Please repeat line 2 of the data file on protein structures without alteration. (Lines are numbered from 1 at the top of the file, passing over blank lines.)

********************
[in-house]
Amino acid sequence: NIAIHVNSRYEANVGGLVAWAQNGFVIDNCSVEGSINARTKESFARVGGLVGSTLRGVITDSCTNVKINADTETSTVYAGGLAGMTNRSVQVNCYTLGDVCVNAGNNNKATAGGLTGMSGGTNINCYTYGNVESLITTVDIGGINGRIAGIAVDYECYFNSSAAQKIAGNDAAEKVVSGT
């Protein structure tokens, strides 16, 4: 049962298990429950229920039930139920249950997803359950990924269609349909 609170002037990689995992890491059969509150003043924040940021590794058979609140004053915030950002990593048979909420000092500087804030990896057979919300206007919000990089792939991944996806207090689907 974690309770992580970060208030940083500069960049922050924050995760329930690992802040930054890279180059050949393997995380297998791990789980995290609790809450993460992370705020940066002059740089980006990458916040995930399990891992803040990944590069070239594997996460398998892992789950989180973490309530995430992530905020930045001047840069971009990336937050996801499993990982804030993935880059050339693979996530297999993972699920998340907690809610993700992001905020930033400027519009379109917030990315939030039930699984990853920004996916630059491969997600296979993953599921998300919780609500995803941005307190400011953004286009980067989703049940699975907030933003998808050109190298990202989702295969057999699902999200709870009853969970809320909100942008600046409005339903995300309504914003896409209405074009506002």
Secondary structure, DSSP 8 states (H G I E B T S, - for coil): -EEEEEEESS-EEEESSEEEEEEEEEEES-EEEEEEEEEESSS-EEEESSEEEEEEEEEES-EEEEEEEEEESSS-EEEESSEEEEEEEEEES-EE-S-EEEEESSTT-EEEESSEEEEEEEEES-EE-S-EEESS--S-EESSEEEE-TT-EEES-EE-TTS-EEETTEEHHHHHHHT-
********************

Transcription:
Amino acid sequence: NIAIHVNSRYEANVGGLVAWAQNGFVIDNCSVEGSINARTKESFARVGGLVGSTLRGVITDSCTNVKINADTETSTVYAGGLAGMTNRSVQVNCYTLGDVCVNAGNNNKATAGGLTGMSGGTNINCYTYGNVESLITTVDIGGINGRIAGIAVDYECYFNSSAAQKIAGNDAAEKVVSGT